• San Diego to expand local issue reporting app. "Among the new problems the Get it Done! app will handle are illegal car washing, broken trash cans, missed pick-ups by city trash trucks and sanitation hazards such as linked to the spread of the local hepatitis A outbreak." The app will also aim to improve feedback on the status of reported issues. (Government Technology

Trump vs. The media, the redux


 
  • Yesterday, President Trump continued his war on the Media. "President Trump launched another attack on the media on Tuesday, tweeting to his 40.7 million followers that 'fiction writers' are putting out 'fake news,' naming NBC, CBS, ABC and CNN specifically." (The Hill
  • Meanwhile, Jack Shaffer took the opportunity to weigh in on Trump's selective outrage over fake news. Writing for POLITICO Magazine, Shaffer explained that if " an unflattering news story touches on Trump, his family or something Trump controls, it’s fake. Any other story—factually challenged or not—has the potential in Trump world to be promoted if it advanced his interests, making him the most utilitarian consumer of news."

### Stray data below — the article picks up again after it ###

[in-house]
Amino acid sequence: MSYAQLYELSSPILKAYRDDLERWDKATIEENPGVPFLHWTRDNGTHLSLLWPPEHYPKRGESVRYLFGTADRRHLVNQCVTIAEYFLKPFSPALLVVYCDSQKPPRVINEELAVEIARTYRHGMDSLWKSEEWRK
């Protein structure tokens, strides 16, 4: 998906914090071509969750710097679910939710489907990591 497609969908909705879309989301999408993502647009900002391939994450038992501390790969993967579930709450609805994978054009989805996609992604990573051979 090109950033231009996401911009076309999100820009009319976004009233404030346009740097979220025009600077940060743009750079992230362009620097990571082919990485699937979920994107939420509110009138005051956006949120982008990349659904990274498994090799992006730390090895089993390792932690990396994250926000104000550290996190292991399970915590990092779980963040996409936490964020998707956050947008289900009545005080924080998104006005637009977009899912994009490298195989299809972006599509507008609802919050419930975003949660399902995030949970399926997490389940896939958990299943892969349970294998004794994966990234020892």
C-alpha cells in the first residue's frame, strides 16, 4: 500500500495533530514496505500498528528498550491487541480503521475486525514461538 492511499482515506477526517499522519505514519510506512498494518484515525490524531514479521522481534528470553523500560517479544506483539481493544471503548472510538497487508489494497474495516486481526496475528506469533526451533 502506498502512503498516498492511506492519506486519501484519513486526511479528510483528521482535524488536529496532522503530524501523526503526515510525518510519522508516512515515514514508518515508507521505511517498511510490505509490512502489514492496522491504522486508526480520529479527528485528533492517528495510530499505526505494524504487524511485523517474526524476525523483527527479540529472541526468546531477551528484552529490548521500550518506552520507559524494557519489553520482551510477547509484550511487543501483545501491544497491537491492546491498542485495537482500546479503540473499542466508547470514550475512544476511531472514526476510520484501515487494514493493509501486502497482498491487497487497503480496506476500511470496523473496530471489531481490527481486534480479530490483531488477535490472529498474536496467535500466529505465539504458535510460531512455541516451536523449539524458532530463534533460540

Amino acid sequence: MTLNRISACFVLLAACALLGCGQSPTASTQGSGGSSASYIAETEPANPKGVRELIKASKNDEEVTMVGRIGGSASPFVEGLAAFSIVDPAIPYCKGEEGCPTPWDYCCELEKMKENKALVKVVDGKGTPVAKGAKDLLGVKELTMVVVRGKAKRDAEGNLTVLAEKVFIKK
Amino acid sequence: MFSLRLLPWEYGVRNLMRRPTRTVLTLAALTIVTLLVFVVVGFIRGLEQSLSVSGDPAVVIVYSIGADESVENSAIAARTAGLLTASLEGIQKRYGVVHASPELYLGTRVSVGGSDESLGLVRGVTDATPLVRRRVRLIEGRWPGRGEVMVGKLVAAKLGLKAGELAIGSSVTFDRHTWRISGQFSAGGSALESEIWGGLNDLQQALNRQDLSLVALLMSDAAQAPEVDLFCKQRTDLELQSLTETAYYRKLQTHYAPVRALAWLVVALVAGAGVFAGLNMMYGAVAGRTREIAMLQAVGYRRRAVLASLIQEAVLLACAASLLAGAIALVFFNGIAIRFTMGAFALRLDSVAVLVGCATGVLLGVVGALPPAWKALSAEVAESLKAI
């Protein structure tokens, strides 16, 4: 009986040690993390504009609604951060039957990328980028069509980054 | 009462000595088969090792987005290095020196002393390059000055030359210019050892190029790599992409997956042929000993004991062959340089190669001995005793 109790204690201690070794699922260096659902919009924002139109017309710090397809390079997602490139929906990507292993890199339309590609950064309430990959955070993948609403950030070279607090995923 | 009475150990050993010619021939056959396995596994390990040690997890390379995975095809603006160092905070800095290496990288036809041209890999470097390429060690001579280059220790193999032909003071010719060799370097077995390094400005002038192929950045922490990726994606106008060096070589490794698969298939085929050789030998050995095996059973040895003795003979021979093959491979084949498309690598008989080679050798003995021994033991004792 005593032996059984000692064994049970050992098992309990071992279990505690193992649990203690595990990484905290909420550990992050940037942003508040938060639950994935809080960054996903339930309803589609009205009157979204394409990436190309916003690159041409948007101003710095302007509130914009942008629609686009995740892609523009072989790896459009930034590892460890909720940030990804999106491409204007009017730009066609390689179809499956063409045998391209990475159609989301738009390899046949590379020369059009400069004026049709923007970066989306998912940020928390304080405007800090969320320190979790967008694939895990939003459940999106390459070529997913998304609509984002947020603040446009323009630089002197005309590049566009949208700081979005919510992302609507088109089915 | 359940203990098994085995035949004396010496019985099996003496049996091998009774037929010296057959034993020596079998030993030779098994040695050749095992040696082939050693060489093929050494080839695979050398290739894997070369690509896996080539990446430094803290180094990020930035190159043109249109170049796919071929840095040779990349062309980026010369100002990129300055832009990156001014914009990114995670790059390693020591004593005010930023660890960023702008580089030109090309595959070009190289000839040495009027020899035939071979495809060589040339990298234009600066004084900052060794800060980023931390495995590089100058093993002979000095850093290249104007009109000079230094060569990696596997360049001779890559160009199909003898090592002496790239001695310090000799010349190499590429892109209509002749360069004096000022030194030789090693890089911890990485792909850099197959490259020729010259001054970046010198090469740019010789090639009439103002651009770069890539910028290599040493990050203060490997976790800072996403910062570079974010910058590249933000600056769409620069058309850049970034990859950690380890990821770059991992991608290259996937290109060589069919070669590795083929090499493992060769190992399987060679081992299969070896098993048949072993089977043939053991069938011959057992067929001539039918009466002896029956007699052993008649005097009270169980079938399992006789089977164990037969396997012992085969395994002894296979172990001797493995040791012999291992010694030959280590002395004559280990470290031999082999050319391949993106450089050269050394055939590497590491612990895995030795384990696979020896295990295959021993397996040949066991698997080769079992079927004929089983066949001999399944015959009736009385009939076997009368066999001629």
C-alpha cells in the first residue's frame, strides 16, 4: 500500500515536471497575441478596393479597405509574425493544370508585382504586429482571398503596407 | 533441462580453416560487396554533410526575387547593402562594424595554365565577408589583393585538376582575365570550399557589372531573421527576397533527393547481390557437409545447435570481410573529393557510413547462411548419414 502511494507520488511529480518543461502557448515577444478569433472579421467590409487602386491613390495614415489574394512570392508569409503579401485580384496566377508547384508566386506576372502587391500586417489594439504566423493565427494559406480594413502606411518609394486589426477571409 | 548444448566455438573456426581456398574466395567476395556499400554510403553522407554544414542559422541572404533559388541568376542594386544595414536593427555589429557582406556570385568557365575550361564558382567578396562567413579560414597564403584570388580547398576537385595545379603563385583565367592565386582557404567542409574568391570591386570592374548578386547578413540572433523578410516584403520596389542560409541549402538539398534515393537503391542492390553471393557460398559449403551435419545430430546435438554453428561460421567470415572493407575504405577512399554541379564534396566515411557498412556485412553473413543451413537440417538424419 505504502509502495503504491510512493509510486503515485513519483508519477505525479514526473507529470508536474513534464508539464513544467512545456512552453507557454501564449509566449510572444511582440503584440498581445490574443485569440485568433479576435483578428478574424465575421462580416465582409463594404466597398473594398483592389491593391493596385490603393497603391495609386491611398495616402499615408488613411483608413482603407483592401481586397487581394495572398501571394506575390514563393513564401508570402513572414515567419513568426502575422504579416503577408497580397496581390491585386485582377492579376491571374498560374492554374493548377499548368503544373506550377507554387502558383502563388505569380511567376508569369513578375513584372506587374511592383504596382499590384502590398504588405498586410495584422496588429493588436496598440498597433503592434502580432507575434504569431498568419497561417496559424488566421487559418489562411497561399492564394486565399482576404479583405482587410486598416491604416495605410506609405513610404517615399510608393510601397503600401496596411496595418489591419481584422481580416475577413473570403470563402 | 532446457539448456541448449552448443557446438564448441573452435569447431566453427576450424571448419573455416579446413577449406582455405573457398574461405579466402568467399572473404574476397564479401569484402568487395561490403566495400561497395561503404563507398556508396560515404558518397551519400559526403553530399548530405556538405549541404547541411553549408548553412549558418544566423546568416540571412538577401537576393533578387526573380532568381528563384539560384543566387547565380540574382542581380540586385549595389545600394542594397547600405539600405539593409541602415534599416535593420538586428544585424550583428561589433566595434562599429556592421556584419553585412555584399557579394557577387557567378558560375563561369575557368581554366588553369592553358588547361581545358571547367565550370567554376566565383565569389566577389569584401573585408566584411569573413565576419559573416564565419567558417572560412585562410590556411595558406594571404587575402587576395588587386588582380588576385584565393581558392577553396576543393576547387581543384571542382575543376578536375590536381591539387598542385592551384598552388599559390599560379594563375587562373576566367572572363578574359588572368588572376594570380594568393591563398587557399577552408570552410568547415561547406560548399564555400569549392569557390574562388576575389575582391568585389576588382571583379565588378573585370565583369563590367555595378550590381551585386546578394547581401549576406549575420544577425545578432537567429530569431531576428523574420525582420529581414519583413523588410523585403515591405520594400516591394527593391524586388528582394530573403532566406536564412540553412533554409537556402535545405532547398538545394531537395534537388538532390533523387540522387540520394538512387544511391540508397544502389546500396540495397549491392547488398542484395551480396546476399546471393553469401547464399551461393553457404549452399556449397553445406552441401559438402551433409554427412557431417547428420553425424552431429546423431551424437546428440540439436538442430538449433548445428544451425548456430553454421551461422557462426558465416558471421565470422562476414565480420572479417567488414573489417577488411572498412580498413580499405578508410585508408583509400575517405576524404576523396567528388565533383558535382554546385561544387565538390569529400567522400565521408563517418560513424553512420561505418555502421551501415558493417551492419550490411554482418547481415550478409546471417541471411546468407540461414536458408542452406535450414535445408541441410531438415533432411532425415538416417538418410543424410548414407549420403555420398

• And FCC Chairman Ajit Pai finally weighed in against Trump's threats to revoke broadcast licenses. "Federal Communications Commission Chairman Ajit Pai initially resisted calls to tell President Trump that the FCC won't revoke broadcast licenses from stations whose news coverage Trump dislikes. But today, six days after Trump first said that NBC and other networks should have their licenses challenged, Pai said the FCC won't pull licenses based on the content of news reports." (Ars Technica)
  • As we’ve highlighted recently, Trump's on transparency and democracy includes almost daily attempts to delegitimize American journalism.

elsewhere in trumpland

Air Force One. Official White House Photo by Shealah Craighead.
  • Transparency can help the public trust federal stewardship of taxpayer dollars. Alex Howard weighed in on the administration's recent travel-related ethics woes, arguing that federal agencies looking to rebuild shaken public trust should build on the example of VA Secretary David Shulkin, who is publishing his travel information online, "and start publishing their travel schedules and costs online as open data, not PDFs, and begin publishing agency visitor logs. The American public should be able to see how secretaries are conducting public business, when, where and with whom." (Sunlight Foundation